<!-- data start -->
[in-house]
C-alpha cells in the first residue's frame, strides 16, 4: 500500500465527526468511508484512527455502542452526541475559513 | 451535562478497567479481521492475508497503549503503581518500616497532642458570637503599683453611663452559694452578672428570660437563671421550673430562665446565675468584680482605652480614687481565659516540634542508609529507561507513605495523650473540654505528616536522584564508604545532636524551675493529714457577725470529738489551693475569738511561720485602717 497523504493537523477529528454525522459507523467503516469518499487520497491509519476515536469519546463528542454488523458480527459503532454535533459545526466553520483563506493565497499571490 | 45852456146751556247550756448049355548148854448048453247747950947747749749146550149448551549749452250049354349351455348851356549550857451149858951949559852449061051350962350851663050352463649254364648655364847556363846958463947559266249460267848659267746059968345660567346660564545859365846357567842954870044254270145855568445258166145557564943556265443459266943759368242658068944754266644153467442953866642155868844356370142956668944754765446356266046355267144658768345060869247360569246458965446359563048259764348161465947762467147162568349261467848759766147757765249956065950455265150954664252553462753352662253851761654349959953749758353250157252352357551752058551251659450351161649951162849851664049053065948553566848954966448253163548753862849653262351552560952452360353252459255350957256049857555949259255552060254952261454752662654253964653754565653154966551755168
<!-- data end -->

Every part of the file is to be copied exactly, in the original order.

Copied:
[in-house]
C-alpha cells in the first residue's frame, strides 16, 4: 500500500465527526468511508484512527455502542452526541475559513 | 451535562478497567479481521492475508497503549503503581518500616497532642458570637503599683453611663452559694452578672428570660437563671421550673430562665446565675468584680482605652480614687481565659516540634542508609529507561507513605495523650473540654505528616536522584564508604545532636524551675493529714457577725470529738489551693475569738511561720485602717 497523504493537523477529528454525522459507523467503516469518499487520497491509519476515536469519546463528542454488523458480527459503532454535533459545526466553520483563506493565497499571490 | 45852456146751556247550756448049355548148854448048453247747950947747749749146550149448551549749452250049354349351455348851356549550857451149858951949559852449061051350962350851663050352463649254364648655364847556363846958463947559266249460267848659267746059968345660567346660564545859365846357567842954870044254270145855568445258166145557564943556265443459266943759368242658068944754266644153467442953866642155868844356370142956668944754765446356266046355267144658768345060869247360569246458965446359563048259764348161465947762467147162568349261467848759766147757765249956065950455265150954664252553462753352662253851761654349959953749758353250157252352357551752058551251659450351161649951162849851664049053065948553566848954966448253163548753862849653262351552560952452360353252459255350957256049857555949259255552060254952261454752662654253964653754565653154966551755168